We show that if students care primarily about their status (relative rank) in class, they are best motivated to work not by revealing their exact numerical exam scores (100,99,…,1), but instead by clumping them in broad categories (A,B,C). If their abilities are disparate, the optimal grading scheme awards fewer A’s than there are alpha-quality students, creating small elites. If their abilities are common knowledge, then it is better to grade them on an absolute scale (100 to 90 is an A, etc.) rather than on a curve (top 15% is an A, etc.). We develop criteria for optimal grading schemes in terms of the stochastic dominance between student performances.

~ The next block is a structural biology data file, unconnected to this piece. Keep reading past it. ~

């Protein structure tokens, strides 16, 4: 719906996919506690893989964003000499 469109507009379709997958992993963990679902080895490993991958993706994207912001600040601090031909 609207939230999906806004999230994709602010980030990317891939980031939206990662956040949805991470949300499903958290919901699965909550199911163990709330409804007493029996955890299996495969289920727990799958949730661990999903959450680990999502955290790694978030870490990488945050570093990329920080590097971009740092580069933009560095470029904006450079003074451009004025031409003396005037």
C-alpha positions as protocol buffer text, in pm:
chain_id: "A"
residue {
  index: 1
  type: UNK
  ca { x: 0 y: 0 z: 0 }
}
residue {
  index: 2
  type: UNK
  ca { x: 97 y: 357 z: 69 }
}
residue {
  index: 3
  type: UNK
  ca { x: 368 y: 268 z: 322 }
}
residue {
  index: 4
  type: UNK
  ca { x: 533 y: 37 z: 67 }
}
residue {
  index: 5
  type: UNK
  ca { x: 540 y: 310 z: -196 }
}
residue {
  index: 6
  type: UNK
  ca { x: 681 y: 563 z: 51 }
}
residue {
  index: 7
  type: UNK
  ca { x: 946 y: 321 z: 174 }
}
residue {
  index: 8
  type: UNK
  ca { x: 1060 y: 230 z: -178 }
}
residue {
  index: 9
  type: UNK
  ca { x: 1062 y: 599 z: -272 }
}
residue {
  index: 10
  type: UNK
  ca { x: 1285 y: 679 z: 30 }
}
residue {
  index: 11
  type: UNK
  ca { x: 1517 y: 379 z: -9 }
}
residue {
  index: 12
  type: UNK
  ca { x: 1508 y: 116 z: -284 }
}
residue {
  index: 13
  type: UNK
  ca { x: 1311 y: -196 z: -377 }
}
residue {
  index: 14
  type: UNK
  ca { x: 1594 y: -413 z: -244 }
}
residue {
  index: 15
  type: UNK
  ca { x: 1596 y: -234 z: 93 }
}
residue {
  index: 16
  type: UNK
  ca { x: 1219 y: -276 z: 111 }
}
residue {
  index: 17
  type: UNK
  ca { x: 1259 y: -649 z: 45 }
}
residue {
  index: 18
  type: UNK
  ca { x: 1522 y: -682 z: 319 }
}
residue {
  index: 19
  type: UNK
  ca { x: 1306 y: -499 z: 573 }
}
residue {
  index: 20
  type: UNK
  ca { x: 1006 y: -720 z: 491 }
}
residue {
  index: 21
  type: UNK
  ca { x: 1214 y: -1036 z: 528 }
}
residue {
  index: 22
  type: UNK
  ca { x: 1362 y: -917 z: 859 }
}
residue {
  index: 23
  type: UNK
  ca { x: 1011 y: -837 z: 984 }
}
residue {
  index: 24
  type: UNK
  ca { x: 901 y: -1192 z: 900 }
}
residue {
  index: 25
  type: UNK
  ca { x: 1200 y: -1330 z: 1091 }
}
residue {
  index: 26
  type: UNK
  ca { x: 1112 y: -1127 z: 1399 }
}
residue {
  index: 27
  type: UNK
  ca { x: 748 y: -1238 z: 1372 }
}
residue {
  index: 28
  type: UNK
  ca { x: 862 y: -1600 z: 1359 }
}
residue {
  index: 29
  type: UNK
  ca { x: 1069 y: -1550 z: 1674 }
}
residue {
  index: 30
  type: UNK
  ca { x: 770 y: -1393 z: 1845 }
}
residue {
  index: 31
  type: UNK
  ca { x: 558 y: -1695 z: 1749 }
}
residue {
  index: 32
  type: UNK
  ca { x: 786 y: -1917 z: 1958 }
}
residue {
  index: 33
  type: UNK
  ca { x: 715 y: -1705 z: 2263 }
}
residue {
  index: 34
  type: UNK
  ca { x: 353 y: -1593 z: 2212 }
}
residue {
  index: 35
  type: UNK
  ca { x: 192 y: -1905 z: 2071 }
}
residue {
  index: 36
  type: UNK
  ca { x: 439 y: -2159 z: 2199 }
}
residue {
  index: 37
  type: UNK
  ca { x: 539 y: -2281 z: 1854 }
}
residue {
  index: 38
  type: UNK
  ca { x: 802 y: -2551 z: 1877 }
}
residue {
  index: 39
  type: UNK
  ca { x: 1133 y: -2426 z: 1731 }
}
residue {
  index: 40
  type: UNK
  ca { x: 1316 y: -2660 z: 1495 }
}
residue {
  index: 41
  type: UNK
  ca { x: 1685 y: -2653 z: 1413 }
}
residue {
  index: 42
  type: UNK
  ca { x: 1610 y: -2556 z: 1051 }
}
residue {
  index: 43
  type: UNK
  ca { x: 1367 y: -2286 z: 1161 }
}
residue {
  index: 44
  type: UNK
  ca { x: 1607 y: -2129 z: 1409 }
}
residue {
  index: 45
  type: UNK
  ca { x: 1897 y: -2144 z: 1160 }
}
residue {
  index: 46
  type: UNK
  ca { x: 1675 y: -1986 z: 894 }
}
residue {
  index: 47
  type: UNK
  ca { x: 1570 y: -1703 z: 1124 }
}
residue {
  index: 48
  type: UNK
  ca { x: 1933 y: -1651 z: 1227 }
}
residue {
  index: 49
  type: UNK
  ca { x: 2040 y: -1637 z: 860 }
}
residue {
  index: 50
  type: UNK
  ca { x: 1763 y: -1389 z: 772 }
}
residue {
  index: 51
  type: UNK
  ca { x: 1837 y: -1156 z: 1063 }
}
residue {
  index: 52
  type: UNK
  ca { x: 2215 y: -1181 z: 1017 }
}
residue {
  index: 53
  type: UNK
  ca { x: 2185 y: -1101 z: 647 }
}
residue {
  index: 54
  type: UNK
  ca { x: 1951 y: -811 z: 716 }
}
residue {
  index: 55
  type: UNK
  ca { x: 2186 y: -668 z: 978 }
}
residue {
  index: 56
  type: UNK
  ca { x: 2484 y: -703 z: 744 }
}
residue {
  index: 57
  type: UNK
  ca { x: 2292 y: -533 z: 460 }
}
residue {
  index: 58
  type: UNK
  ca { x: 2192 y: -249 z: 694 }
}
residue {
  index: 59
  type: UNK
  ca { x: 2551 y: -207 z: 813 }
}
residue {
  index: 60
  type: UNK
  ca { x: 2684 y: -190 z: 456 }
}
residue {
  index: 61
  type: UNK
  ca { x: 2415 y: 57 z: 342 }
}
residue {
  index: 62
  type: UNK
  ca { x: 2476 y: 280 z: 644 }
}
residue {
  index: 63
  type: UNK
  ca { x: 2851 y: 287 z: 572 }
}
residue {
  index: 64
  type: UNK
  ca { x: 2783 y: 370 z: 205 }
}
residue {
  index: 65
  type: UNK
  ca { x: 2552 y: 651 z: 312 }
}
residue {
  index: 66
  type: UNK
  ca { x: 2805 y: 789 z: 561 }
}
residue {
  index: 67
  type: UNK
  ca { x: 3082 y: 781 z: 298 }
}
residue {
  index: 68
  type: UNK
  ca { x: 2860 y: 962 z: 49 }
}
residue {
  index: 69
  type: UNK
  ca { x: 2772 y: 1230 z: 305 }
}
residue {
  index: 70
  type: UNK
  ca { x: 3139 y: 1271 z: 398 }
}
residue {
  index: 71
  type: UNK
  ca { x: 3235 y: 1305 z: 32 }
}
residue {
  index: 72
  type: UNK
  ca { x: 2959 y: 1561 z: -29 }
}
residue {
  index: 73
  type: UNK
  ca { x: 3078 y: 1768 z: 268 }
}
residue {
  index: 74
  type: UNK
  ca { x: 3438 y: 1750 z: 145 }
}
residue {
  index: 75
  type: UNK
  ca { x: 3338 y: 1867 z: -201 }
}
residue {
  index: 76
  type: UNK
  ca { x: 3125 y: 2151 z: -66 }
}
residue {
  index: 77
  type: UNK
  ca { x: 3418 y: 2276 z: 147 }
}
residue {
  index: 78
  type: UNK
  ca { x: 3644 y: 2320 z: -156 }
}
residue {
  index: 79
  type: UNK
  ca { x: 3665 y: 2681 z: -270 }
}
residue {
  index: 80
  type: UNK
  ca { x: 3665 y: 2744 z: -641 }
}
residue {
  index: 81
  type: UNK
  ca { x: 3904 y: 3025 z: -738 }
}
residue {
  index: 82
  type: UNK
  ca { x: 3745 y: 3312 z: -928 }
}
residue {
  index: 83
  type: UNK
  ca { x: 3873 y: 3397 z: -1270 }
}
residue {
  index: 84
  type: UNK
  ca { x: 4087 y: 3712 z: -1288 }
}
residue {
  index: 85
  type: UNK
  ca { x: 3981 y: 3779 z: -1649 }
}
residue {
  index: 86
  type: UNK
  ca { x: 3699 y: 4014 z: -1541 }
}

Dubey, Pradeep and Geanakoplos, John, "Grading Exams: 100, 99, ..., 1 or A, B, C? Incentives in Games of Status" (2004). Cowles Foundation Discussion Papers. 1745.